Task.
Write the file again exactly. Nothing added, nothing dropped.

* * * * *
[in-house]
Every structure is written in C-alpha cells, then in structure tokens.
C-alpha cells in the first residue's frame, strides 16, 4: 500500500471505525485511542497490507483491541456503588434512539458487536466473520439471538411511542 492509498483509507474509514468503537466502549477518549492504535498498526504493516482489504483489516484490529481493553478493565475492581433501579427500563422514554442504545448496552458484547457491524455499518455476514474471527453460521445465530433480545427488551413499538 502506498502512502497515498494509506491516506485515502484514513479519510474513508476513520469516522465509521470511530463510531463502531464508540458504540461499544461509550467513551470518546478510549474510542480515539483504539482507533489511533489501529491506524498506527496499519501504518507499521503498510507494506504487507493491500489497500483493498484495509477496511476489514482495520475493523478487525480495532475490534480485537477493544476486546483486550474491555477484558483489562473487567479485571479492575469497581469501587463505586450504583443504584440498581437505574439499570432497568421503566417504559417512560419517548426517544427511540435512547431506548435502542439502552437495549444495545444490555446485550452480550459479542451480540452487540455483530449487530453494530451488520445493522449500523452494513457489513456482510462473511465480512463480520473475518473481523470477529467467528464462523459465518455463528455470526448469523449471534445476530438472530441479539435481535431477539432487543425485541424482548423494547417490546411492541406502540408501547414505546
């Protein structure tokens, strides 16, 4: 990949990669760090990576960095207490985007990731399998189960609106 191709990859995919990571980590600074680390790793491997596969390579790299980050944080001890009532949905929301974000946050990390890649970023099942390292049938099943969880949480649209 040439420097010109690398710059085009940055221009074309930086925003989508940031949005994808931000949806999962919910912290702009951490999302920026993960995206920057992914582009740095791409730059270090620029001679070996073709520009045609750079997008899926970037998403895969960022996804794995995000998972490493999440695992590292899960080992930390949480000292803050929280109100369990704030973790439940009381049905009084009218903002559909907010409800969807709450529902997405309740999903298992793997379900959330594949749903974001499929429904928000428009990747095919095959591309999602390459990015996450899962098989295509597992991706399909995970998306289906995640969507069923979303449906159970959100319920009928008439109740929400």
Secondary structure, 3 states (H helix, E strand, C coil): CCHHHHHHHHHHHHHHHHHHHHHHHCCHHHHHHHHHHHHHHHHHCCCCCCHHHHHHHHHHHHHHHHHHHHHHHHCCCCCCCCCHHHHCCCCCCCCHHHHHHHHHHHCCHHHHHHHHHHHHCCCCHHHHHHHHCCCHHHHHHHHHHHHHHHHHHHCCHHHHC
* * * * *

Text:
[in-house]
Every structure is written in C-alpha cells, then in structure tokens.
C-alpha cells in the first residue's frame, strides 16, 4: 500500500471505525485511542497490507483491541456503588434512539458487536466473520439471538411511542 492509498483509507474509514468503537466502549477518549492504535498498526504493516482489504483489516484490529481493553478493565475492581433501579427500563422514554442504545448496552458484547457491524455499518455476514474471527453460521445465530433480545427488551413499538 502506498502512502497515498494509506491516506485515502484514513479519510474513508476513520469516522465509521470511530463510531463502531464508540458504540461499544461509550467513551470518546478510549474510542480515539483504539482507533489511533489501529491506524498506527496499519501504518507499521503498510507494506504487507493491500489497500483493498484495509477496511476489514482495520475493523478487525480495532475490534480485537477493544476486546483486550474491555477484558483489562473487567479485571479492575469497581469501587463505586450504583443504584440498581437505574439499570432497568421503566417504559417512560419517548426517544427511540435512547431506548435502542439502552437495549444495545444490555446485550452480550459479542451480540452487540455483530449487530453494530451488520445493522449500523452494513457489513456482510462473511465480512463480520473475518473481523470477529467467528464462523459465518455463528455470526448469523449471534445476530438472530441479539435481535431477539432487543425485541424482548423494547417490546411492541406502540408501547414505546
């Protein structure tokens, strides 16, 4: 990949990669760090990576960095207490985007990731399998189960609106 191709990859995919990571980590600074680390790793491997596969390579790299980050944080001890009532949905929301974000946050990390890649970023099942390292049938099943969880949480649209 040439420097010109690398710059085009940055221009074309930086925003989508940031949005994808931000949806999962919910912290702009951490999302920026993960995206920057992914582009740095791409730059270090620029001679070996073709520009045609750079997008899926970037998403895969960022996804794995995000998972490493999440695992590292899960080992930390949480000292803050929280109100369990704030973790439940009381049905009084009218903002559909907010409800969807709450529902997405309740999903298992793997379900959330594949749903974001499929429904928000428009990747095919095959591309999602390459990015996450899962098989295509597992991706399909995970998306289906995640969507069923979303449906159970959100319920009928008439109740929400």
Secondary structure, 3 states (H helix, E strand, C coil): CCHHHHHHHHHHHHHHHHHHHHHHHCCHHHHHHHHHHHHHHHHHCCCCCCHHHHHHHHHHHHHHHHHHHHHHHHCCCCCCCCCHHHHCCCCCCCCHHHHHHHHHHHCCHHHHHHHHHHHHCCCCHHHHHHHHCCCHHHHHHHHHHHHHHHHHHHCCHHHHC